Palm v. Streamline Automation LLC et al
MEMORANDUM OPINION. Signed by Judge Madeline Hughes Haikala on 9/15/2015. (KEK)
2015 Sep-15 AM 09:48
U.S. DISTRICT COURT
N.D. OF ALABAMA
UNITED STATES DISTRICT COURT
FOR THE NORTHERN DISTRICT OF ALABAMA
KEVIN PALM, et al.,
LLC and ALTON J. REICH,
Case No.: 5:15-cv-00292-MHH
This opinion concerns a proposed FLSA settlement.
In his complaint,
plaintiff Kevin Palm contends that defendants Streamline Automation, LLC and
Alton J. Reich violated provisions of the Fair Labor Standards Act, 29 U.S.C. §§
201 et seq. The parties have agreed to settle Mr. Palm’s FLSA claims, and they
have asked the Court to review the terms of the proposed settlement. (Doc. 21).
For the reasons stated below, the Court approves the settlement because it is a fair
and reasonable compromise of a bona fide dispute.
Mr. Palm filed this lawsuit on February 17, 2015.
complaint, Mr. Palm states that he worked for Streamline from September 2013
until September 2014 as a sales and CNC machinist. (Doc. 1, ¶ 13). Streamline
classified Mr. Palm as non-exempt hourly employee, and Mr. Palm did not
supervise other employees. (Doc. 1, ¶ 18). Mr. Palm contends that he regularly
worked more than 40 hours per week, and Streamline paid some but not all of his
overtime hours at one and a half times his regular rate of pay. (Doc. 1, ¶ 14).
According to Mr. Palm, on several occasions when he tried to submit
more than forty hours per week, his supervisor, Mr. Reich, told him that he
(Mr. Palm) could not submit more than forty hours per week. (Doc. 1, ¶ 15).
Mr. Palm alleges that in some instances when he did submit more than forty
hours per week, the overtime hours were deleted from his time records.
(Doc. 1, ¶ 16). Streamline denies that it has violated any provisions of the
FLSA and that Palm is entitled to relief. (Doc. 10, p. 2). Streamline also
asserts as a counterclaim that Mr. Palm entered into a confidentiality and noncompetition agreement with Streamline and that Mr. Palm breached the
agreement by using Streamline’s proprietary information and engaging in
prohibited business activities and solicitation of Streamline’s customers.
(Doc. 10, pp. 7, 10).
As part of their settlement negotiations, the parties engaged in mediation
with the assistance of the Honorable Arthur J. Hanes, Jr. As part of the mediation,
Mr. Palm received information about the number of hours that he had worked for
Streamline. (Doc. 21, p. 5). The parties discussed both Streamline’s possible
wage exposure if Mr. Palm were to prevail and Mr. Palm’s potential liability on
Streamline’s counterclaim. (Doc. 21, p. 5). In exchange for dismissal of this
action with prejudice, Streamline has agreed to pay Mr. Palm a total gross sum of
$18,000.00. (Doc. 21, p. 9). The $18,000.00 consists of $4,511.62 to Mr. Palm as
compensatory damages; $5,900.00 to Mr. Palm for overtime wages; and $7,588.38
in attorney fees and costs. (Doc. 21, pp. 9–10). Streamline and Mr. Reich have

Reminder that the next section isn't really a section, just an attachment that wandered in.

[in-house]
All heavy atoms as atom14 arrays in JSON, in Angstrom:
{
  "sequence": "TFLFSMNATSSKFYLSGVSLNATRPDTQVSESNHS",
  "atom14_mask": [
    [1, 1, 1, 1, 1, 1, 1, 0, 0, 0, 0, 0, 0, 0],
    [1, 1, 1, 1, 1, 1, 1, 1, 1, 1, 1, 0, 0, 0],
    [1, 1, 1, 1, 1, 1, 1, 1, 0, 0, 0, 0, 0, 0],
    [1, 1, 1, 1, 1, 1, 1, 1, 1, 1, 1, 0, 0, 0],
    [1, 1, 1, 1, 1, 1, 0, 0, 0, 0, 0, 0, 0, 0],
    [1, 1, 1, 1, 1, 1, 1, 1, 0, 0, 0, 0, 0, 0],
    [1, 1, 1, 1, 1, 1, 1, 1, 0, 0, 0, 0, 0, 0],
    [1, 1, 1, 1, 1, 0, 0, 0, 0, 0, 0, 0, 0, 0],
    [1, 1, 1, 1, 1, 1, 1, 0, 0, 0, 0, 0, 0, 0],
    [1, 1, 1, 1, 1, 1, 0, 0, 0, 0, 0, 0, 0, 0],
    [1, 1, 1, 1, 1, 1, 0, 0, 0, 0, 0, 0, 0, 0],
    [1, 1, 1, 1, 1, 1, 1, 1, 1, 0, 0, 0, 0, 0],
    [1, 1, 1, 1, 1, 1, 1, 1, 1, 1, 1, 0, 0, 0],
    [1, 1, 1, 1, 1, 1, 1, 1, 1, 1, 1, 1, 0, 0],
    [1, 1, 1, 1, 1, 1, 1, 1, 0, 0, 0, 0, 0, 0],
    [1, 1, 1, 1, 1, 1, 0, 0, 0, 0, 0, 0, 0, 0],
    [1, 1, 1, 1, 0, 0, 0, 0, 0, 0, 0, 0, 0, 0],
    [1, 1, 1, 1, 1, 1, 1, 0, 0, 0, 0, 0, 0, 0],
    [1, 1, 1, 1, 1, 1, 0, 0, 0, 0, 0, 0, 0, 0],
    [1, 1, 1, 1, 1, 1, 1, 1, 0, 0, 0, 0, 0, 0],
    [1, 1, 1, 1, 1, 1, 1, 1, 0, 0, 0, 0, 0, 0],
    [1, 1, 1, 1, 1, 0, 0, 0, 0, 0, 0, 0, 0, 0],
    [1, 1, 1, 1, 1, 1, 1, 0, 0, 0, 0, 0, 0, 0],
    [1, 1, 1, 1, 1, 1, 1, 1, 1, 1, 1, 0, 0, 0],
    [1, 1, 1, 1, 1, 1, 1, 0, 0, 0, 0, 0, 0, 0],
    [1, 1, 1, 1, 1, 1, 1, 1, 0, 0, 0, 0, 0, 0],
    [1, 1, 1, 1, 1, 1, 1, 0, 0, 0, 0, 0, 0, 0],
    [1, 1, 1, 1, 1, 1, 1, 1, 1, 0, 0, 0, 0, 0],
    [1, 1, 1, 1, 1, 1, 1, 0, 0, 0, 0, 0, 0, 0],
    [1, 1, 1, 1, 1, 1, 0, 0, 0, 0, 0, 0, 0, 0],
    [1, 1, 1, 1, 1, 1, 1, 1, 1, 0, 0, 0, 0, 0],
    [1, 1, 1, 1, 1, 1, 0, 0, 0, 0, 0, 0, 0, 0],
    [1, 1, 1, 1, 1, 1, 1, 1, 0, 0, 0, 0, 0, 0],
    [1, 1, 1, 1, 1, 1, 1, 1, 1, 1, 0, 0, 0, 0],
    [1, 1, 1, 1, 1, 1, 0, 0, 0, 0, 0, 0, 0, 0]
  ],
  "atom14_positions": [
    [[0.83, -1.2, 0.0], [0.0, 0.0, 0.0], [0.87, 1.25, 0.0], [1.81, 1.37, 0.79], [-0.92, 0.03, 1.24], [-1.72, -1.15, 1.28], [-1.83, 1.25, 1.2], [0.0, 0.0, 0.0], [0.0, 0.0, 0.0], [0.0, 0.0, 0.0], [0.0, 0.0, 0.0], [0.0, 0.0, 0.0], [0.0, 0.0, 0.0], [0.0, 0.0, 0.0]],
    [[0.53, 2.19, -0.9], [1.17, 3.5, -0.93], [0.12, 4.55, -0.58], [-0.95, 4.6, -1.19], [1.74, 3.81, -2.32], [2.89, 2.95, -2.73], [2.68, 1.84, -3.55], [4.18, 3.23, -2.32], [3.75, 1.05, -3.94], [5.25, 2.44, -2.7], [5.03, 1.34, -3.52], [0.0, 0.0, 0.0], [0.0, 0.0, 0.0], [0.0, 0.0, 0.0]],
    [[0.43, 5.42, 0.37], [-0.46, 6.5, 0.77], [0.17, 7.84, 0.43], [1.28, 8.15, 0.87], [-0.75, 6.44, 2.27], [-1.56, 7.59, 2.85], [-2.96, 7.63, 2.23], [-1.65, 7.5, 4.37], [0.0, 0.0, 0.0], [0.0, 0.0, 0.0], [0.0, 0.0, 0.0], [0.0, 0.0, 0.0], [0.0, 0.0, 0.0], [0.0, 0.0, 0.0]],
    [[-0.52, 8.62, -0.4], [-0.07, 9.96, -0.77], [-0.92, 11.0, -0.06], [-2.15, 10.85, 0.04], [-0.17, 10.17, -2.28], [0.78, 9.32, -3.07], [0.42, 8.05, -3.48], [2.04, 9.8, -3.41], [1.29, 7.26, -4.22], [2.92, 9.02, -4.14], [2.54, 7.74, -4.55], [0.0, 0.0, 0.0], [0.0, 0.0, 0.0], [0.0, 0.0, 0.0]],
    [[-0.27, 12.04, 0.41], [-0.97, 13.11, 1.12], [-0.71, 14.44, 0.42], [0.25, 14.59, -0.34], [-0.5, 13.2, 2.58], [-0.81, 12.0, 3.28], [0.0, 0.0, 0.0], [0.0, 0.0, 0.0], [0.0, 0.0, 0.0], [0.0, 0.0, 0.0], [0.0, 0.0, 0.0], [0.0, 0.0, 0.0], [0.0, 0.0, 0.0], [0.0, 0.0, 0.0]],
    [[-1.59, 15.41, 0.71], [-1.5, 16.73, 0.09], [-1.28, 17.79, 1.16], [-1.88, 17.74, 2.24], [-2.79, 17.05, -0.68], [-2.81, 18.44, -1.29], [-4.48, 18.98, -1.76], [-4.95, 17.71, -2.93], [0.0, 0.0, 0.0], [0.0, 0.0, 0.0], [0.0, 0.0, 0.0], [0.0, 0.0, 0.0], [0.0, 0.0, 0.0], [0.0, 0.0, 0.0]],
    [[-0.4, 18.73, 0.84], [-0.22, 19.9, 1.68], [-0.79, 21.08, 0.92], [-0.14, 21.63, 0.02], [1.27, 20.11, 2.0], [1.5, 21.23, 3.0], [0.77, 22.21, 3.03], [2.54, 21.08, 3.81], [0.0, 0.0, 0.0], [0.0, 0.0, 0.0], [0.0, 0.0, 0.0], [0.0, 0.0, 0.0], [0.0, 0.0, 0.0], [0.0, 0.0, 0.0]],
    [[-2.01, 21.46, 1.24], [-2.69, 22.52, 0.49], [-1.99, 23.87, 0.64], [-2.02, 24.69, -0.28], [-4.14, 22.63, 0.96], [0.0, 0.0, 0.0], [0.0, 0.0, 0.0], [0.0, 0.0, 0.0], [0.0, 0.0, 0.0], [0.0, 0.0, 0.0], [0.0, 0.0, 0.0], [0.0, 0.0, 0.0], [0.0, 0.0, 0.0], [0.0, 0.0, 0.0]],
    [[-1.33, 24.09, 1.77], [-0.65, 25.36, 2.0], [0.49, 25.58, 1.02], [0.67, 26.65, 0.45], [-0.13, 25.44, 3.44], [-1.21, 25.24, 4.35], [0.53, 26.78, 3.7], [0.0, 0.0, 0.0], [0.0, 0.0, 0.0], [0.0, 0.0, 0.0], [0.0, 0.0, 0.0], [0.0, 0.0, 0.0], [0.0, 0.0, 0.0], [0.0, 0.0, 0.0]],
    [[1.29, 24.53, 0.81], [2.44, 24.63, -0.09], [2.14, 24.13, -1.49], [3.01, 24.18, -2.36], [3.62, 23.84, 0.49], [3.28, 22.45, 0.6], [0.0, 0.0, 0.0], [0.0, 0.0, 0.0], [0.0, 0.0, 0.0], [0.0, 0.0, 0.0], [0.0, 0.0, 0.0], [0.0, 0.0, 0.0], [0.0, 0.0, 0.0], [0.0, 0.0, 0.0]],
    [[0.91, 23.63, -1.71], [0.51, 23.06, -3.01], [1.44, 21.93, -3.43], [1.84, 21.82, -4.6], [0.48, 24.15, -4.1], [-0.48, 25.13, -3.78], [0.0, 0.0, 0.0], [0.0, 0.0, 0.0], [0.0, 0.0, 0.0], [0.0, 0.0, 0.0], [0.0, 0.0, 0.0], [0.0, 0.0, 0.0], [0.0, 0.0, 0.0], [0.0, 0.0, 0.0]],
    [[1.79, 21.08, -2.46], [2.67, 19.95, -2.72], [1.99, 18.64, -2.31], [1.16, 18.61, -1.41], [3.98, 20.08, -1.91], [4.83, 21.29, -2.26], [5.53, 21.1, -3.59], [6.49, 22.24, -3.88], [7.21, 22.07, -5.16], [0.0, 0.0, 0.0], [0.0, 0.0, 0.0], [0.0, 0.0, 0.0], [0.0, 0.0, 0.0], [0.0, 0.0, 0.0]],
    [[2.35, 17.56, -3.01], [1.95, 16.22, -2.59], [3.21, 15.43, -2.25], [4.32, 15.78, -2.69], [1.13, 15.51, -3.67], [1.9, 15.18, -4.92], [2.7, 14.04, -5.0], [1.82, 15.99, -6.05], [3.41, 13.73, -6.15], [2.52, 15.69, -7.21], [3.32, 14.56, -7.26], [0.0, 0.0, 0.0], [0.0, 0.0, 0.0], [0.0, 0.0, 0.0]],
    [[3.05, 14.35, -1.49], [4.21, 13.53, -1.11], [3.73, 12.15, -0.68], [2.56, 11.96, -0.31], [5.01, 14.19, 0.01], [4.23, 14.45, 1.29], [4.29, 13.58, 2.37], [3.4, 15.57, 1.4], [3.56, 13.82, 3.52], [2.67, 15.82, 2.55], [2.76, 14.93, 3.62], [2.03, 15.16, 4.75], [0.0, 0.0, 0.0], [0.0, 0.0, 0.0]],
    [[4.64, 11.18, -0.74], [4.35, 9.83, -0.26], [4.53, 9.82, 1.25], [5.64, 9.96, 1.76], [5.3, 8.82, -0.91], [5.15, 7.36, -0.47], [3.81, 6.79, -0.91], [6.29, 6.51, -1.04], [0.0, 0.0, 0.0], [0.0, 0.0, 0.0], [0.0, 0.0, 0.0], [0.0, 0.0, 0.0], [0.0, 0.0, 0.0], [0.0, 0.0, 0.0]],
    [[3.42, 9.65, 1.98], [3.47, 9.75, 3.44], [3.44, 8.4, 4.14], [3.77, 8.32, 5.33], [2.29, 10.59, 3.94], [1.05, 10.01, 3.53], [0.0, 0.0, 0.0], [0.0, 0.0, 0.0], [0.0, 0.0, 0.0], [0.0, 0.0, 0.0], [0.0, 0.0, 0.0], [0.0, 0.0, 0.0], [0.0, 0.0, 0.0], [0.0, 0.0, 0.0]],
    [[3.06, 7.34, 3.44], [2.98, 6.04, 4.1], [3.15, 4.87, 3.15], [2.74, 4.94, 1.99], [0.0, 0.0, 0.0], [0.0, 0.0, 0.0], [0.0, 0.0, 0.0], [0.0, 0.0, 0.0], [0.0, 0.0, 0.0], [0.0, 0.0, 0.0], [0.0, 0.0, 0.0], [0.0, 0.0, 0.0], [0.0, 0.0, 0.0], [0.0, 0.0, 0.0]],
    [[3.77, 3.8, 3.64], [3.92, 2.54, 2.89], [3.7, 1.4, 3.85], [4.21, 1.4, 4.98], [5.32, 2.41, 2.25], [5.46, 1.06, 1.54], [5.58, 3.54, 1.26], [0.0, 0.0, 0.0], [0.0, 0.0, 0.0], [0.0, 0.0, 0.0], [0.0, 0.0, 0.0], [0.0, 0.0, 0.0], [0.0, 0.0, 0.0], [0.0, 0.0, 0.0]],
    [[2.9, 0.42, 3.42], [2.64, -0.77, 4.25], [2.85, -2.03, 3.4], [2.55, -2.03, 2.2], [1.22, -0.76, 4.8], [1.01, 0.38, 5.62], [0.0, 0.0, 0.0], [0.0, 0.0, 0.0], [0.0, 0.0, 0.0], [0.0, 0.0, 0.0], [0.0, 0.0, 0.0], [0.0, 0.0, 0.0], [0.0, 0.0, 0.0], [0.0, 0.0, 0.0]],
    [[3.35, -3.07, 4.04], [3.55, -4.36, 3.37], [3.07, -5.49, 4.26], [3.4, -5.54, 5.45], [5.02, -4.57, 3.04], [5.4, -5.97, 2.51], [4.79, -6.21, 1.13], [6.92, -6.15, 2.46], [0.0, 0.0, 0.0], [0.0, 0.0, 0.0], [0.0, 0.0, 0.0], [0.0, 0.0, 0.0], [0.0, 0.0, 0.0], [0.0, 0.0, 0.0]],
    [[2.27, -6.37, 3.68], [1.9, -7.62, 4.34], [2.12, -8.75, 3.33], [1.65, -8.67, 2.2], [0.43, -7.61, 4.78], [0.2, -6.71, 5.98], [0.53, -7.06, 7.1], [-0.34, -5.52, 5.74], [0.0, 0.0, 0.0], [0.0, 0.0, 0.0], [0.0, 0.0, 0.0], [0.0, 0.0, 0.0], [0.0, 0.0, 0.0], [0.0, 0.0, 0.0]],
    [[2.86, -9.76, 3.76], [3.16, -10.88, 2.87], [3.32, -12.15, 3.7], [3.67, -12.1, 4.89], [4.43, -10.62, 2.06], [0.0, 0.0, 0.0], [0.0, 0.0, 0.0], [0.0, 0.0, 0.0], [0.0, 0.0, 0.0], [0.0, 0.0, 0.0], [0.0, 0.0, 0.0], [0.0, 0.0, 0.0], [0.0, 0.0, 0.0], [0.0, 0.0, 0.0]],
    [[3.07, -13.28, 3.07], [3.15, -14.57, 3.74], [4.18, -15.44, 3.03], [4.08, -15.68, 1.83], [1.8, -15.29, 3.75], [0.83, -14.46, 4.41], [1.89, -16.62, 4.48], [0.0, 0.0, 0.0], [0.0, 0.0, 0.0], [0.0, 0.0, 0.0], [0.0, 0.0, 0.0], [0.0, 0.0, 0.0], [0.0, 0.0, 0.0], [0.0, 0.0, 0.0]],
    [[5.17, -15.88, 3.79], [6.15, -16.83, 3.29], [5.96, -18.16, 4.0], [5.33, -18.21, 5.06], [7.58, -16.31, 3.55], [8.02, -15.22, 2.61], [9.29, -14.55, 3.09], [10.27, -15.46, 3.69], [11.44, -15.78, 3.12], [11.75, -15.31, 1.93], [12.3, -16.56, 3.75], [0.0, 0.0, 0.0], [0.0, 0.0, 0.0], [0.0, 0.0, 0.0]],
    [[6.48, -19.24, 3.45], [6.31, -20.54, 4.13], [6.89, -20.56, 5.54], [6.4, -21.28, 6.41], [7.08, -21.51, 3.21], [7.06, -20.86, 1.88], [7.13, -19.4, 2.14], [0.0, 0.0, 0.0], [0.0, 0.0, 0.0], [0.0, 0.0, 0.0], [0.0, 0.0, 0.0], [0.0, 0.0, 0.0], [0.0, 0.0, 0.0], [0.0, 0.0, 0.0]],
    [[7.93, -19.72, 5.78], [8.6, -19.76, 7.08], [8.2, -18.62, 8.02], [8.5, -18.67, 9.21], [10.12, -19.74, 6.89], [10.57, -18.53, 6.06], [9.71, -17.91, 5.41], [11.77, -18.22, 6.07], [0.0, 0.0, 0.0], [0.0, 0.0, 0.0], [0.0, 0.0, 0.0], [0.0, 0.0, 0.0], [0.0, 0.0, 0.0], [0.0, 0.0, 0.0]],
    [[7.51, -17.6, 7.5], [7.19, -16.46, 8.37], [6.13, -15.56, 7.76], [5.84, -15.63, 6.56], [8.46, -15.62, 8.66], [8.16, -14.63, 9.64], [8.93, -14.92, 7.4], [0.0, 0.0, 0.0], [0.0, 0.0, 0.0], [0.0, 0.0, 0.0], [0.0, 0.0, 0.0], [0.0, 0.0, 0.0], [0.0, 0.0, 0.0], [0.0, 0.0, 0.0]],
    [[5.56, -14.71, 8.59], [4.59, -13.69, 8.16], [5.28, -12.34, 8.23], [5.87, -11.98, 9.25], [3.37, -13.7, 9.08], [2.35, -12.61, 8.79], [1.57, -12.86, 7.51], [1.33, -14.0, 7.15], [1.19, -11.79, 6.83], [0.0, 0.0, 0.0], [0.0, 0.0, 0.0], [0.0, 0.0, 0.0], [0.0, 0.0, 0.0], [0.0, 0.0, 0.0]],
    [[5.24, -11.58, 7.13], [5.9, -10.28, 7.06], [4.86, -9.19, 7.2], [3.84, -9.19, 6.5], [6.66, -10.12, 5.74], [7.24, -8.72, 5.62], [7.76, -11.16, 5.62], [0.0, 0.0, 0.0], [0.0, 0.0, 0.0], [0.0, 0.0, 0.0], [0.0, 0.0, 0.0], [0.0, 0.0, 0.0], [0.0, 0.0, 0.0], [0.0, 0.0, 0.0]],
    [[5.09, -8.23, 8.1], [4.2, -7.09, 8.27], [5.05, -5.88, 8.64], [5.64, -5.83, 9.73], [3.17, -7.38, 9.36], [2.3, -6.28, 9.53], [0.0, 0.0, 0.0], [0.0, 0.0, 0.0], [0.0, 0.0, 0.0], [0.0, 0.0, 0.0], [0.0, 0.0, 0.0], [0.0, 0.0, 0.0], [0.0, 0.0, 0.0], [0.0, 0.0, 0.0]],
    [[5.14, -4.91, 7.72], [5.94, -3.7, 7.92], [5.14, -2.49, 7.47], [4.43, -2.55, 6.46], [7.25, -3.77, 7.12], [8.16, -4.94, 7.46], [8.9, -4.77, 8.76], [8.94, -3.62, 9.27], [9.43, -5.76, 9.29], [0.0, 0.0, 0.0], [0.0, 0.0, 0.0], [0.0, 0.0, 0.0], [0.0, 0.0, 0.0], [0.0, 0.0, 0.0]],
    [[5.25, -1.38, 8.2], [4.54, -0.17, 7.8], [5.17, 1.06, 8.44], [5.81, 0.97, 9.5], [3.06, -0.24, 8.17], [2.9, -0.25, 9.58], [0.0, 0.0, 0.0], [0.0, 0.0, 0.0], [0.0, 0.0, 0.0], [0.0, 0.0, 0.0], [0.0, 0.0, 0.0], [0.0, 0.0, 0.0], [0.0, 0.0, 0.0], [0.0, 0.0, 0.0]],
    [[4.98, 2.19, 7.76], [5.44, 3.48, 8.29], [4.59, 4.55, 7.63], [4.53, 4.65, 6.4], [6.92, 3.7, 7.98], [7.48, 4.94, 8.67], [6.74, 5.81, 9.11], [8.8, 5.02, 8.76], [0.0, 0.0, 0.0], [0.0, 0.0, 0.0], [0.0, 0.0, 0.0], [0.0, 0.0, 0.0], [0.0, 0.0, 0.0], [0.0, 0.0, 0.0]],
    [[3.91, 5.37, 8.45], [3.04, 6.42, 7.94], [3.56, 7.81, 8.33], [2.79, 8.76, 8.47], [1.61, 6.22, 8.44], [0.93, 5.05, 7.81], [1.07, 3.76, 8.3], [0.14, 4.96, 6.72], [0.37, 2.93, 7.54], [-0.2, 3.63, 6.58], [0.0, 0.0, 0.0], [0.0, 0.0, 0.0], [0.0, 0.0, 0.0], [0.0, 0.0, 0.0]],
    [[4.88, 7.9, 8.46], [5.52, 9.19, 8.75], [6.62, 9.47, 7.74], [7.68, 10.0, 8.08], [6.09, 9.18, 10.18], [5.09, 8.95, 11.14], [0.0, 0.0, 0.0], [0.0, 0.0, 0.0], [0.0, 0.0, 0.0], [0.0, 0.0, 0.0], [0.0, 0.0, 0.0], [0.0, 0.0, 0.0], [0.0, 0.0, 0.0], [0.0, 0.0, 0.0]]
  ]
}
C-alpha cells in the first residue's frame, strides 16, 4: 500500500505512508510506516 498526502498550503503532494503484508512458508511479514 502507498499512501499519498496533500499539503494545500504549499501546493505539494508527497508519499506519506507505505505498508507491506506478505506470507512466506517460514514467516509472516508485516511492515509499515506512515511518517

also agreed to release all claims they might have against Mr. Palm, including the
counterclaim brought in this action. (Doc. 21, p. 11).
The settlement agreement between Mr. Palm, Streamline, and Mr. Reich
contains broad language that releases any claims the parties might have against
each other. (Doc. 21, pp. 10–11). The agreement also provides that Mr. Palm will
not seek future employment with Streamline. (Doc. 21, p. 12–13). Finally, the
parties have agreed not to make a statement or take an action that would cast an
opposing party “in a negative light,” except to testify truthfully in a legal action.
(Doc. 21, p. 12).
On this record, the Court considers the parties’ motion to approve the
proposed settlement of Mr. Palm’s FLSA claim.
“Congress enacted the FLSA in 1938 with the goal of ‘protect[ing] all
covered workers from substandard wages and oppressive working hours.’ Among
other requirements, the FLSA obligates employers to compensate employees for
hours in excess of 40 per week at a rate of 1 ½ times the employees’ regular
wages.” Christopher v. SmithKline Beecham Corp., 132 S. Ct. 2156, 2162 (2012)
(quoting Barrentine v. Arkansas-Best Freight System, Inc., 450 U.S. 728, 739
(1981)); see also 29 U.S.C. §§ 202, 207(a). Congress designed the FLSA “to
ensure that each employee covered by the Act would receive ‘[a] fair day’s pay for
a fair day’s work’ and would be protected from ‘the evil of ‘overwork’ as well as
‘underpay.’” Barrentine, 450 U.S. at 739 (emphasis in original). In doing so,
Congress sought to protect, “the public’s independent interest in assuring that
employees’ wages are fair and thus do not endanger ‘the national health and wellbeing.’” Stalnaker v. Novar Corp., 293 F. Supp. 2d 1260, 1264 (M.D. Ala. 2003)
(quoting Brooklyn Sav. Bank v. O’Neil, 324 U.S. 697, 706 (1945)).
If an employee proves that his employer violated the FLSA, the employer
must remit to the employee all unpaid wages or compensation, liquidated damages
in an amount equal to the unpaid wages, a reasonable attorney’s fee, and costs. 29
U.S.C. § 216(b). “FLSA provisions are mandatory; the ‘provisions are not subject
to negotiation or bargaining between employer and employee.’” Silva v. Miller,
307 Fed. Appx. 349, 351 (11th Cir. 2009) (quoting Lynn’s Food Stores, Inc. v. U.S.
ex. Rel. U.S. Dep’t of Labor, 679 F.2d 1350, 1352 (11th Cir. 1982)); see also
Brooklyn Sav. Bank v. O’Neil, 324 U.S. 697, 707 (1945). “Any amount due that is
not in dispute must be paid unequivocally; employers may not extract valuable
concessions in return for payment that is indisputably owed under the FLSA.”
Hogan v. Allstate Beverage Co., Inc., 821 F. Supp. 2d 1274, 1282 (M.D. Ala.
Consequently, parties may settle an FLSA claim for unpaid wages only if
there is a bona fide dispute relating to a material issue concerning the claim. To
compromise a claim for unpaid wages, the parties must “present to the district
court a proposed settlement, [and] the district court may enter a stipulated
judgment after scrutinizing the settlement for fairness.” Lynn’s Food, 679 F.2d at